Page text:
Ajax on the rise, finally

My good friend Jesse just posted a great essay about javascript-powered web-apps he calls “ajax.” It’s the start of something big and I’m glad to see Google finally doing innovative stuff with this technology.

All this talk of persistent connections and javascript powered streaming data reminds me of my brief time at KnowNow back in early 2001. Adam and Rohit discovered and exploited a largely unused feature of the http 1.1 spec that allowed a browser to connect to a server and stay connected. New data would stream in via javascript and they built half a dozen of the most amazing applications I ever saw. I remember being sure that this technology would change web application development forever, and enable web apps that felt more like desktop apps, way back in 2001.

Google Maps and Google Suggest barely scratch the surface of what you can do with this technology. I don’t know what the statute of limitations is on NDAs, but internally we had full blown IM environments, auction pages with real time bidding and chat with the seller, and a whole host of other demos all built in HTML and javascript that never saw the light of day. They did get seen at PC Forum back in 2001 and they caused waves. Where those waves went, no one knows.

Without going into any more details or burning any more bridges than I already have in this post, I also remember all the great ideas from the passionate engineers and designers getting squashed one by one by upper management and everyone with a good idea being squeezed out as the company lumbered from one hair-brained attempt to the next to become an enterprise software company. There was a tremendous opportunity for innovation and the company could have been at the forefront, but everyone was laid off or quit from boredom, and here, 4 years later we’re finally starting to see a few apps get built using this technology.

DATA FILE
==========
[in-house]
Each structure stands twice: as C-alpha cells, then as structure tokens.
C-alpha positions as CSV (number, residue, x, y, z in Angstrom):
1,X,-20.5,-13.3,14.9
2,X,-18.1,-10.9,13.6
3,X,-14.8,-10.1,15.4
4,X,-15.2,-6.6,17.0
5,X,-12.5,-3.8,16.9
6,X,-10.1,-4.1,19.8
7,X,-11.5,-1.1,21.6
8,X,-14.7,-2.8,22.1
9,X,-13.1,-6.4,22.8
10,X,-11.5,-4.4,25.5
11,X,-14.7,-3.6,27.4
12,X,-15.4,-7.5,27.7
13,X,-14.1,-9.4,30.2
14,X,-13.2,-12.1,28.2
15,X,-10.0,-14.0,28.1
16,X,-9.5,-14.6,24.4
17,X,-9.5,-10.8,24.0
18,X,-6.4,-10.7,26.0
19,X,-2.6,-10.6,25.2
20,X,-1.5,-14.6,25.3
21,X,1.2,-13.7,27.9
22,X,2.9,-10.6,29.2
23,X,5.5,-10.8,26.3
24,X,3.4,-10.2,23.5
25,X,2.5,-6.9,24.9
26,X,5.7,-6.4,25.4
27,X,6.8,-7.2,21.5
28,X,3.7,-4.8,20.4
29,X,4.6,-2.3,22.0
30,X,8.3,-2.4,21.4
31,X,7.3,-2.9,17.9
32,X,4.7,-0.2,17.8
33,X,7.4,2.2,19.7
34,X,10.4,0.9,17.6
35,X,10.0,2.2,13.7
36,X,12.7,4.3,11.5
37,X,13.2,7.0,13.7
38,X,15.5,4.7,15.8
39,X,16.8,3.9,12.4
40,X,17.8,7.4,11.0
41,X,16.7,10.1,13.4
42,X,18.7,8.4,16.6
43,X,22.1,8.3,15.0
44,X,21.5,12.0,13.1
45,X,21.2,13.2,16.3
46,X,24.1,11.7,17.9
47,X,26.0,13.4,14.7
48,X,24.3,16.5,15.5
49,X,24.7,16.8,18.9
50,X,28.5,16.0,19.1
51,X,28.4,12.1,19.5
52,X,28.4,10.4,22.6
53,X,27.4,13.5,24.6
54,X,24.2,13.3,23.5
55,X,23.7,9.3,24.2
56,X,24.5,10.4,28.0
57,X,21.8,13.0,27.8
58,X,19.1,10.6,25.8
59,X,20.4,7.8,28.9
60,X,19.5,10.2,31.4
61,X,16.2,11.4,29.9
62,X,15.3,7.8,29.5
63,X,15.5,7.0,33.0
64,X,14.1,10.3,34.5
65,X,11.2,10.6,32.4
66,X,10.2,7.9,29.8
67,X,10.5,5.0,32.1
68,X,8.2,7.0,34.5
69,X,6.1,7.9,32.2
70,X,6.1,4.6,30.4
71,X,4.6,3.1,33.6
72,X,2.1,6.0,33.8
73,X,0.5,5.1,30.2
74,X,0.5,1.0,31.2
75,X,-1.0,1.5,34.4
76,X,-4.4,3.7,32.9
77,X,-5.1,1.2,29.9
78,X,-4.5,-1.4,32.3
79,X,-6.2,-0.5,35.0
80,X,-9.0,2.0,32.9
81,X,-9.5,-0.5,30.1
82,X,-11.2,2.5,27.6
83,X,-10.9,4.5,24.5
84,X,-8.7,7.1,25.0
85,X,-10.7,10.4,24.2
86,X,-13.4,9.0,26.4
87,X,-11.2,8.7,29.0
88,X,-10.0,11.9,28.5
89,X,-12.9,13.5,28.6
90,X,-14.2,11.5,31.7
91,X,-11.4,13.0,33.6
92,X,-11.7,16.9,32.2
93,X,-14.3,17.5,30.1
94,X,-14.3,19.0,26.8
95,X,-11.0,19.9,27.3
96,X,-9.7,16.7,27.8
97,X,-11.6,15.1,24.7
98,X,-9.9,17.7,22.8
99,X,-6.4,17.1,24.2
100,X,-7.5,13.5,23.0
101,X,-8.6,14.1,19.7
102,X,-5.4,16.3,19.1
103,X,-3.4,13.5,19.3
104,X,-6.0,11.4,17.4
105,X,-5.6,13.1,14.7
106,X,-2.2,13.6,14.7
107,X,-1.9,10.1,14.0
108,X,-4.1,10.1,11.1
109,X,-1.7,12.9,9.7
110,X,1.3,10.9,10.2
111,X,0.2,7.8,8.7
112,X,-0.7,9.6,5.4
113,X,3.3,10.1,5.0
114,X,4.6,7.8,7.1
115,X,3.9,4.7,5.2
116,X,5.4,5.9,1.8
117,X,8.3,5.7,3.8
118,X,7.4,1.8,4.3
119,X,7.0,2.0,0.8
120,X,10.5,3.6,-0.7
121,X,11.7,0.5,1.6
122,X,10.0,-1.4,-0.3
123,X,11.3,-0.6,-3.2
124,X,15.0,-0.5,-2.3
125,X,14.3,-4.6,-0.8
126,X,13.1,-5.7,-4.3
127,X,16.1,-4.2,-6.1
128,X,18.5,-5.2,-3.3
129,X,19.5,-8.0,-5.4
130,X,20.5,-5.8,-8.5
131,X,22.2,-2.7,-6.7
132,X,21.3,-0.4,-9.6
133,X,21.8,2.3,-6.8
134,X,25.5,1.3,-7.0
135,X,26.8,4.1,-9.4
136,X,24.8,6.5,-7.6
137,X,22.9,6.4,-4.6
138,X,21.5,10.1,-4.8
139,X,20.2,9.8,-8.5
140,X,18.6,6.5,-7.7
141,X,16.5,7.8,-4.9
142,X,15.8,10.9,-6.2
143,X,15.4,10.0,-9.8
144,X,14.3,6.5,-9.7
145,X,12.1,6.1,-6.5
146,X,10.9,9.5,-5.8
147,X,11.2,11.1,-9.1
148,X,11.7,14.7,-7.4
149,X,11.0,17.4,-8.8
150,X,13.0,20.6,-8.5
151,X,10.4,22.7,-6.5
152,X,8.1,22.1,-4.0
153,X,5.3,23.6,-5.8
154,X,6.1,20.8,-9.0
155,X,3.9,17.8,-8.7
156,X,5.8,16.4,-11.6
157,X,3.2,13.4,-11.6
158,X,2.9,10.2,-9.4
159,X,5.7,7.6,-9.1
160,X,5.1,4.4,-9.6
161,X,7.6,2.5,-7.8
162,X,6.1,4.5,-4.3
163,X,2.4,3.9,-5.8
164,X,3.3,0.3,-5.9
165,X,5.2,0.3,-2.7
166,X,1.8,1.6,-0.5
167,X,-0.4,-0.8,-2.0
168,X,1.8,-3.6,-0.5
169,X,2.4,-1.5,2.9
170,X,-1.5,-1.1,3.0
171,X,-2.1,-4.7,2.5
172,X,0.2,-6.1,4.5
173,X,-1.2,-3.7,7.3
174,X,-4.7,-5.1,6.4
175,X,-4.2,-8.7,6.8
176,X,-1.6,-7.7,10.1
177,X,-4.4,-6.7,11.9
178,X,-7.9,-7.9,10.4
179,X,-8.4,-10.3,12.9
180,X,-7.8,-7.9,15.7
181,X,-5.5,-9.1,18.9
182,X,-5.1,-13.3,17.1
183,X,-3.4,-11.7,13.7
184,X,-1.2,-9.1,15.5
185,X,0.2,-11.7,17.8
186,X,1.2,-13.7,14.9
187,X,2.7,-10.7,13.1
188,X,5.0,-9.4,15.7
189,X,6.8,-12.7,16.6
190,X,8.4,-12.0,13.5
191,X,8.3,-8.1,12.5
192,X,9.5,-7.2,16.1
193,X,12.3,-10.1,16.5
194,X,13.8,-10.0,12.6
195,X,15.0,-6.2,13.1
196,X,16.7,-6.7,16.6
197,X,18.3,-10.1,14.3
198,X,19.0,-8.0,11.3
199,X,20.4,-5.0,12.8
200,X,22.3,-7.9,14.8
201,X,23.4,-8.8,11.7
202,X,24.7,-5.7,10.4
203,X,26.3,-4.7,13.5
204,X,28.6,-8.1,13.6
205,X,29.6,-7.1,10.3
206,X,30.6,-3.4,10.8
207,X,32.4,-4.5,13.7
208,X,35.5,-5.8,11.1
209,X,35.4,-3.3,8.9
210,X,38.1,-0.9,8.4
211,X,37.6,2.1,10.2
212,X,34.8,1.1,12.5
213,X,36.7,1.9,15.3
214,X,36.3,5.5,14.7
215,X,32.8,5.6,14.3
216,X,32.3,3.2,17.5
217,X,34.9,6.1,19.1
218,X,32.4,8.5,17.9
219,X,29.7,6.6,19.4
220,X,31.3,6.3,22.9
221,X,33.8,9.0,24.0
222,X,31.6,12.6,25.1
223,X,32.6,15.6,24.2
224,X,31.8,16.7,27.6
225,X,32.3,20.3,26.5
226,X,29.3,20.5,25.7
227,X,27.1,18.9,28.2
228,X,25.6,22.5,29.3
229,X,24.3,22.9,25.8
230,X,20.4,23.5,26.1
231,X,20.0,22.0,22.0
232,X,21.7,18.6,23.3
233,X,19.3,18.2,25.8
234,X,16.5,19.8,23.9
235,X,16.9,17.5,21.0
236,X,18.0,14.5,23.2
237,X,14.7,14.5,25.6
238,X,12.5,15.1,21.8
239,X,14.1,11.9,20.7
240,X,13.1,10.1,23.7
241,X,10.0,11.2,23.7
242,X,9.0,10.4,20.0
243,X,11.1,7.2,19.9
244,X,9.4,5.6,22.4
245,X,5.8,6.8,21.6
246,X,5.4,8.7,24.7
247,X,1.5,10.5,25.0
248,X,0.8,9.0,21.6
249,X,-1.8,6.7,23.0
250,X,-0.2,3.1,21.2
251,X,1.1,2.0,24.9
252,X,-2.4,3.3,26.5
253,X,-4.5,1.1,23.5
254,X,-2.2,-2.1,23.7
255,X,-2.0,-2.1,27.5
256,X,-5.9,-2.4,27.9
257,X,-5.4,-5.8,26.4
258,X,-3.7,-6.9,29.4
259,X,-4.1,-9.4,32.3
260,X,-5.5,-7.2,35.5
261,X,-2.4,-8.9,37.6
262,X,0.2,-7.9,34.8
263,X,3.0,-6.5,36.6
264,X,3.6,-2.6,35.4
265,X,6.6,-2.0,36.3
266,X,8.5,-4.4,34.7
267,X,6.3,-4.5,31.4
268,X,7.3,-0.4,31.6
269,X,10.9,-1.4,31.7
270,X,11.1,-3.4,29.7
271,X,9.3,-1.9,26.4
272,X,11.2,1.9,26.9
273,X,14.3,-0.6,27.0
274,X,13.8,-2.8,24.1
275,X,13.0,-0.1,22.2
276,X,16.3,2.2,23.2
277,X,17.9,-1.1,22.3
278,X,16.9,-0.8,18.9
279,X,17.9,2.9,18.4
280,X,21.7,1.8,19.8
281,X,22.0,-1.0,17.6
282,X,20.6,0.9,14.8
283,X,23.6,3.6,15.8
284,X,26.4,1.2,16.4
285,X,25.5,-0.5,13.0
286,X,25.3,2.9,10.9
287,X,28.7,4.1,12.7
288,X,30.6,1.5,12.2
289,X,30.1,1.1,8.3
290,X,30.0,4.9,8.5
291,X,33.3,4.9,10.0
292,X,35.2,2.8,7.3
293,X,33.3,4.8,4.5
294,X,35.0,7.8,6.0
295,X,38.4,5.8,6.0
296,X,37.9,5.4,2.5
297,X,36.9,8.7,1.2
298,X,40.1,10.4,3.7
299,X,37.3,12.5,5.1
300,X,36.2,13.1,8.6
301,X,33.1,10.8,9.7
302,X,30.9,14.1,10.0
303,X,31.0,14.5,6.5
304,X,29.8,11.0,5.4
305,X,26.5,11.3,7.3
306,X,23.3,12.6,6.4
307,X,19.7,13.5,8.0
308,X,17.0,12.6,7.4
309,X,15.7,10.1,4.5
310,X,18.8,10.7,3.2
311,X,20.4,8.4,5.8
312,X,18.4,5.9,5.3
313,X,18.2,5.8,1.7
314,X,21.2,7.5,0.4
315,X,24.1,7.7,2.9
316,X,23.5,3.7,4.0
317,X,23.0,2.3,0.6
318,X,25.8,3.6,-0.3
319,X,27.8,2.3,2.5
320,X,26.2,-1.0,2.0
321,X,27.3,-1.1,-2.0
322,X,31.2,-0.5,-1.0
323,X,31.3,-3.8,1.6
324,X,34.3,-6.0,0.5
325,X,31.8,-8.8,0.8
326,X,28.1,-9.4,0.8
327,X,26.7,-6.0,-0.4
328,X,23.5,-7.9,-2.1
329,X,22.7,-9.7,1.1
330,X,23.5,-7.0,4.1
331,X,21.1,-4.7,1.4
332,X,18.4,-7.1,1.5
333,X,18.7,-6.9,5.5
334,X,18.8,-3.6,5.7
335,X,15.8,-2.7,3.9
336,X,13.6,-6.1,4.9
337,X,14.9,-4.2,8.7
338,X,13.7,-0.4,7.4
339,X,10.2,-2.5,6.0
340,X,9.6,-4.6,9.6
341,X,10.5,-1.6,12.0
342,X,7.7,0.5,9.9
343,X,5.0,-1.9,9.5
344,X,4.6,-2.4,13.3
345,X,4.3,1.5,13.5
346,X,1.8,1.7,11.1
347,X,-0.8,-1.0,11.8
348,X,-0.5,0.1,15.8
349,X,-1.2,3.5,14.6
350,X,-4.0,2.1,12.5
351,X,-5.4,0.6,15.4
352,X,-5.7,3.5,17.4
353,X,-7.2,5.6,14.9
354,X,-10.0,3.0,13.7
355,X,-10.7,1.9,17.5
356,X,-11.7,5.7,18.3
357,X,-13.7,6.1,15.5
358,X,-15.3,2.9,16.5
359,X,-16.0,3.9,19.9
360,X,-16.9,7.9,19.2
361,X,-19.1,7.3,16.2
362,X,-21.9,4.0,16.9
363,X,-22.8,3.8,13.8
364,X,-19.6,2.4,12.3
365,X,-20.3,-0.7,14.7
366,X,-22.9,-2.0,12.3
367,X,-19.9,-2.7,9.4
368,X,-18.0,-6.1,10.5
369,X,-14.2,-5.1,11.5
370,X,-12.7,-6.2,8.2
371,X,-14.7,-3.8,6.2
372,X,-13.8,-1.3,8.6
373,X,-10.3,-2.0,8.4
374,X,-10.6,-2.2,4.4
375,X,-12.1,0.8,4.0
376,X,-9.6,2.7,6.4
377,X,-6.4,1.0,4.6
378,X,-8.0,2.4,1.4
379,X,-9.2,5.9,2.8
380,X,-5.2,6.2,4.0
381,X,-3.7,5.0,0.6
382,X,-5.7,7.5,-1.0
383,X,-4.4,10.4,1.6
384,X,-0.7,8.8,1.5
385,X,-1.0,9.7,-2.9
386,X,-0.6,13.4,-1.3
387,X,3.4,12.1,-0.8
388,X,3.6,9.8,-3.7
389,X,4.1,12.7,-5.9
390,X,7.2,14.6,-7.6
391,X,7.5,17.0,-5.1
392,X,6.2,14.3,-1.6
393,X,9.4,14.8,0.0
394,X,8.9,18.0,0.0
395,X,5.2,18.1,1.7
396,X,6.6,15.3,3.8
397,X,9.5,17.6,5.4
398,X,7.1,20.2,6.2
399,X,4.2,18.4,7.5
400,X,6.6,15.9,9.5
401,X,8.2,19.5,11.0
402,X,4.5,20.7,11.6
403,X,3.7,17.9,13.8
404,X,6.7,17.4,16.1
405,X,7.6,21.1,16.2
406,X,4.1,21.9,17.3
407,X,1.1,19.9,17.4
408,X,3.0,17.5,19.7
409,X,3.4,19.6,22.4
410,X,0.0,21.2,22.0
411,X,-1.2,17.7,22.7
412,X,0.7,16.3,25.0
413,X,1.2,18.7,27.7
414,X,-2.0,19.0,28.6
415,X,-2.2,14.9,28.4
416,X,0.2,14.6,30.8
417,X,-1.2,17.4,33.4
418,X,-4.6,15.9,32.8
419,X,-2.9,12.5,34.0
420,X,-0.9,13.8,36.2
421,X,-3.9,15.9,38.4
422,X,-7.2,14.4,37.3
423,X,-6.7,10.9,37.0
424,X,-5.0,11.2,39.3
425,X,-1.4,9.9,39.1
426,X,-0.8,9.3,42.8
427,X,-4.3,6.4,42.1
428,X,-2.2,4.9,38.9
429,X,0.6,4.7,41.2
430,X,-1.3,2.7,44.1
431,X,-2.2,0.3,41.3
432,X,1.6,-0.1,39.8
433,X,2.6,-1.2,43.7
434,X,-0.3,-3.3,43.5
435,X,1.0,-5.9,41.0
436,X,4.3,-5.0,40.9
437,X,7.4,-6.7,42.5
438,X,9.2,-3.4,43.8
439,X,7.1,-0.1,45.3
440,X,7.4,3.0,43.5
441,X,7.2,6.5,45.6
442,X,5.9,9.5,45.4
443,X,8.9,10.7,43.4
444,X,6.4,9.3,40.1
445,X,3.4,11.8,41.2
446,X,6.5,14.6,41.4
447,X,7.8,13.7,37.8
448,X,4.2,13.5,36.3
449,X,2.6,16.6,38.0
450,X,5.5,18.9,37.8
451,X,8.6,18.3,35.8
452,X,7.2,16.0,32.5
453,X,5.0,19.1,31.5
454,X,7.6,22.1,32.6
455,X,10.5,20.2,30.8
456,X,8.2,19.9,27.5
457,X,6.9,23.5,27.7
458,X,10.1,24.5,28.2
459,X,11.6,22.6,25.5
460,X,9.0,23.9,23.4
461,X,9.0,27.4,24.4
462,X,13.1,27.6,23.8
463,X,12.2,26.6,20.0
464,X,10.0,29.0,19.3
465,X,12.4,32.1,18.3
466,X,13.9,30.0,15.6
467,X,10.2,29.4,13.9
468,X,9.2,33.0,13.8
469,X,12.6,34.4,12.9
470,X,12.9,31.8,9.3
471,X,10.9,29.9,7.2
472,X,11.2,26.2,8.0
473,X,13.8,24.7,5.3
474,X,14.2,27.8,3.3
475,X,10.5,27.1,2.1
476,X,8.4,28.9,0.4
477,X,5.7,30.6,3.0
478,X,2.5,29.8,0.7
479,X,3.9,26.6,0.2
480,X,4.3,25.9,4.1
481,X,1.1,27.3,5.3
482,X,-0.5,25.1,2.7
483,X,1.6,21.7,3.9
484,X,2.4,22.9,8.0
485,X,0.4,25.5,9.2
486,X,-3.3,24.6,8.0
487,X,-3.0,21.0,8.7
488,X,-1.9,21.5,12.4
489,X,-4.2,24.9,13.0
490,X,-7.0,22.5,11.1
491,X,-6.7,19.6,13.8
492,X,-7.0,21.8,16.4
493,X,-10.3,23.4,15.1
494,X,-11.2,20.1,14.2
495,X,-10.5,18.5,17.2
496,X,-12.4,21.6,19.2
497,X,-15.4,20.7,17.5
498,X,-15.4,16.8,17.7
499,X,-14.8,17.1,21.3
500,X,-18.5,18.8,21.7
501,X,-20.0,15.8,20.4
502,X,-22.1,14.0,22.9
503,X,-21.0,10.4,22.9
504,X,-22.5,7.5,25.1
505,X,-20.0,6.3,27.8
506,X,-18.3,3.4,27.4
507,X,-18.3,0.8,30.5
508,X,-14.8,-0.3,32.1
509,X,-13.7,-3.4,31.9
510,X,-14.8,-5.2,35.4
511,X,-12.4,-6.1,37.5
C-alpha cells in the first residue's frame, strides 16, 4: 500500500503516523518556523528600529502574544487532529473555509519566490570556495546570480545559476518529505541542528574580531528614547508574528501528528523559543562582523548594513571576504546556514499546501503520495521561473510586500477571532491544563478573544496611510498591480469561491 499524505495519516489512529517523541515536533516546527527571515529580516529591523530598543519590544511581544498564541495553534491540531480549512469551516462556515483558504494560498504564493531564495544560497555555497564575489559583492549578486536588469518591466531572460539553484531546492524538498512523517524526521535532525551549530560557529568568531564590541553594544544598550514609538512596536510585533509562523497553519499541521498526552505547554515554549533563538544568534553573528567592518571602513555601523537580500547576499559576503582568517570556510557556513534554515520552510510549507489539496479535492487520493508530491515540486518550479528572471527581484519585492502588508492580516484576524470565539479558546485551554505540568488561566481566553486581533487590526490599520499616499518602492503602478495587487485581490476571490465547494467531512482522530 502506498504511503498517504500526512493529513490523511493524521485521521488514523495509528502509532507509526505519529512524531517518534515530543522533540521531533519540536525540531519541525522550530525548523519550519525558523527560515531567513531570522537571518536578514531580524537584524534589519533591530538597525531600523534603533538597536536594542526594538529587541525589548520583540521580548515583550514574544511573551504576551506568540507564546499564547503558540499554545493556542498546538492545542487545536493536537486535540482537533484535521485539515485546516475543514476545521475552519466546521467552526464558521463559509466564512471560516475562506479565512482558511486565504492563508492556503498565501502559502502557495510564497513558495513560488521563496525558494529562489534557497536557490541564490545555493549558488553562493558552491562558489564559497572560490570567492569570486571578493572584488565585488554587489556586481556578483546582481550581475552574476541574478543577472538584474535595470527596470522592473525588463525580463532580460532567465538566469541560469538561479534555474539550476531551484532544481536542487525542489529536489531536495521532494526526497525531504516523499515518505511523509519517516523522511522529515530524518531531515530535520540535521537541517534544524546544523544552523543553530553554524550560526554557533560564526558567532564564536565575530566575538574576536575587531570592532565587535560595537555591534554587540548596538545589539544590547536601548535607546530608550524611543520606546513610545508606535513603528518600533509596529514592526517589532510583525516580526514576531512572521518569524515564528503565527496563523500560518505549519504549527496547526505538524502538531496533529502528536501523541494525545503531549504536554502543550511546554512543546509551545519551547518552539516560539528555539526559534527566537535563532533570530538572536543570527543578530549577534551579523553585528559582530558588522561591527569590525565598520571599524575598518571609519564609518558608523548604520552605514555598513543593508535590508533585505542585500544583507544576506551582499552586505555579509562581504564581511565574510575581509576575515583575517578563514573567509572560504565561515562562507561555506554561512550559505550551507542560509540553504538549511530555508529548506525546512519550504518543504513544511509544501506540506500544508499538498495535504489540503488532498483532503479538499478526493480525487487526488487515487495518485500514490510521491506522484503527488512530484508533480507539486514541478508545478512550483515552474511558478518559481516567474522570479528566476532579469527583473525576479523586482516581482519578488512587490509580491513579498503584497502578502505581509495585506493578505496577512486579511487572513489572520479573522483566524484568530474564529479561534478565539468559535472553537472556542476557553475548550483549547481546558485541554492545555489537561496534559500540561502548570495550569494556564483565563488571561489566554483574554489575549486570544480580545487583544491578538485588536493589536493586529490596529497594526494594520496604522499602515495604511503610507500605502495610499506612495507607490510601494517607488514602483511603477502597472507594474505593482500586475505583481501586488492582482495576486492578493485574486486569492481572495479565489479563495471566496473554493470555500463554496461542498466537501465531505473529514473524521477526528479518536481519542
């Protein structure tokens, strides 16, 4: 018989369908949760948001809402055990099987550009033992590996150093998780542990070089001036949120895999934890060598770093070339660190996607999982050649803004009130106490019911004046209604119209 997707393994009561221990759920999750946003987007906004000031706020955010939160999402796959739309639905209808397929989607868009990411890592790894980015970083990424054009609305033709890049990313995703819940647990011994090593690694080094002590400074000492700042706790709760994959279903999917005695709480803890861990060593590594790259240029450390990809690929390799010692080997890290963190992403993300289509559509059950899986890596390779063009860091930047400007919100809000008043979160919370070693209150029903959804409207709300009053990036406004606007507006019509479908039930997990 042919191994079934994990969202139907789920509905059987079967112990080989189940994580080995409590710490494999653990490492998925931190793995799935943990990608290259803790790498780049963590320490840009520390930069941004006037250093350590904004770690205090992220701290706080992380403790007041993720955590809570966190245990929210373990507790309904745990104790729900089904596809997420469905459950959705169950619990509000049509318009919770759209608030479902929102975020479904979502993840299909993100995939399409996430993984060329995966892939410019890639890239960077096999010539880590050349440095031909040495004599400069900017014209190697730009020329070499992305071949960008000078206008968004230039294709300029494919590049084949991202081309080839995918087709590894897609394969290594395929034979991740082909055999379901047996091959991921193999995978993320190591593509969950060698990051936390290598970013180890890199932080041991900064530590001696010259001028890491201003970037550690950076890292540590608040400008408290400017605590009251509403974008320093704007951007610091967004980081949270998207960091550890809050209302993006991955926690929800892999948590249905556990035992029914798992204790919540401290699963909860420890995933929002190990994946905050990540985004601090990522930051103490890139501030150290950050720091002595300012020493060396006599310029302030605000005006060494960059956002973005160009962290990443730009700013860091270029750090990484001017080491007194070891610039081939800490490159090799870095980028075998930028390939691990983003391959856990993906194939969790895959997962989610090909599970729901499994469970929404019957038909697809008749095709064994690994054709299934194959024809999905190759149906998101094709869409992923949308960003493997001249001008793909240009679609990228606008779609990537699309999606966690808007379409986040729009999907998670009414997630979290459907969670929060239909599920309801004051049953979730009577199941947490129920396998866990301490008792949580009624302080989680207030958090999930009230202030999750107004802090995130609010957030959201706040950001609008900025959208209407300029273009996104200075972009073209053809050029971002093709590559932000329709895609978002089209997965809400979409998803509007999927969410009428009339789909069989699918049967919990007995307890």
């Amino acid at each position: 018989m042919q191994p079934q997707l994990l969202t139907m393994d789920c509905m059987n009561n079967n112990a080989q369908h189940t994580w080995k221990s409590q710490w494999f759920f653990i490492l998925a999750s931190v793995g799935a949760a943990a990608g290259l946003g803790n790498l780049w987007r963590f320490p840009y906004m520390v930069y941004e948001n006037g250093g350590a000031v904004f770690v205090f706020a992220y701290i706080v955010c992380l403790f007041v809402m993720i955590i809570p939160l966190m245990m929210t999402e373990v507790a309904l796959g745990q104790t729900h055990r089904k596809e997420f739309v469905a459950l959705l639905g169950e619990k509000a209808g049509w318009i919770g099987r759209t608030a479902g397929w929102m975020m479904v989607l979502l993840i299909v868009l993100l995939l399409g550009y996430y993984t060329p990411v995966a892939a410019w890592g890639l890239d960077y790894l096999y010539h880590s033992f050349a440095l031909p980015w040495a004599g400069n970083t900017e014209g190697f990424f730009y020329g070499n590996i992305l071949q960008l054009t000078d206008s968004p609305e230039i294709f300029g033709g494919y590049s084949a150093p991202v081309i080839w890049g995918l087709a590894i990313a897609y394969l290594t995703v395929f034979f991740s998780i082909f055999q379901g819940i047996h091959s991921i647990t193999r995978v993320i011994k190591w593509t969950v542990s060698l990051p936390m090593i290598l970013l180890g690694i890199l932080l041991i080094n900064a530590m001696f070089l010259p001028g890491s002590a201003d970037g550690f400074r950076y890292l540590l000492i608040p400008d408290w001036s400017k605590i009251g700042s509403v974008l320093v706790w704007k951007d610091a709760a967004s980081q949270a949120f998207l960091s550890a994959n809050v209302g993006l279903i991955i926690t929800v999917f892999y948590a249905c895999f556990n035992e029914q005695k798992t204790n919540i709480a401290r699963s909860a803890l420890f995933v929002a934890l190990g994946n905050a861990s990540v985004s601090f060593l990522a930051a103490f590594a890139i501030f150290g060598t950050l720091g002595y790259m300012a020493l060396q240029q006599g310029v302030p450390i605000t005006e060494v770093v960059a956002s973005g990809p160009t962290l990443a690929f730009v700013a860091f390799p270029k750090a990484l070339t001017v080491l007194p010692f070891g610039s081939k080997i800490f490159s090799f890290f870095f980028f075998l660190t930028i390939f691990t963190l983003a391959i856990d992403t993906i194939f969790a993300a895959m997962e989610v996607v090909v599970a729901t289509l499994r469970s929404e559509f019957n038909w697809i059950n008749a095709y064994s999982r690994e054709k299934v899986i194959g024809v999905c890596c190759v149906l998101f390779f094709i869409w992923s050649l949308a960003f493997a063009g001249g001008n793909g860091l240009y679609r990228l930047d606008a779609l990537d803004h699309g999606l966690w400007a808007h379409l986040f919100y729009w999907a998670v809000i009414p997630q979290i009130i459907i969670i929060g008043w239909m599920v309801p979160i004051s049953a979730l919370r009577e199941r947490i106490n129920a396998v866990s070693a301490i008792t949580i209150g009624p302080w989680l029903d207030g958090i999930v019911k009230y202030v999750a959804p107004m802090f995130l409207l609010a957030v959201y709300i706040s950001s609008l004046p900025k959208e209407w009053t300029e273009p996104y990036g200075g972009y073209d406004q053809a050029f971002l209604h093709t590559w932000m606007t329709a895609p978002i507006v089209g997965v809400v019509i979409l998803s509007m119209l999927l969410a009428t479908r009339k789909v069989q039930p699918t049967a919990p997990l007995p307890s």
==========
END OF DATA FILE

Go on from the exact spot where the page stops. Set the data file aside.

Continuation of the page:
links for 2005-02-19

Ye Olde School

Jason’s latest retro feature reminded me that I too used to have a boring webcam on my site, and how folks used to setup multi-blogs with everyone’s webcam shot going down the side with their posts intermingled. You could probably do the same today fairly easily with RSS and a bit of hacking.

So anyway, there’s now a shot of me taken every 60 seconds from my office. Not much to see unless you work with me or IM me and wonder why I’m not answering (“oh, he’s not on the cam, so he’s probably eating or on the phone or something”).

I’ve long weighed the issues between private and public life and tried to strike a balance. Five years ago, I was all free software, free love, and free information. I practically had to be stopped from posting my SSN on my site. A few hard lessons taught me to scale that back, but it’s still my belief that deep down, once we all have blogs and all our thoughts and dreams are out there in the public database, we’ll be less prone to privacy attacks. If everyone can see everyone’s skeletons in their closet, they cease to be skeletons anymore.

At least that’s what I tell myself when I inevitably see someone save a webcam shot of me picking my nose.

links for 2005-02-16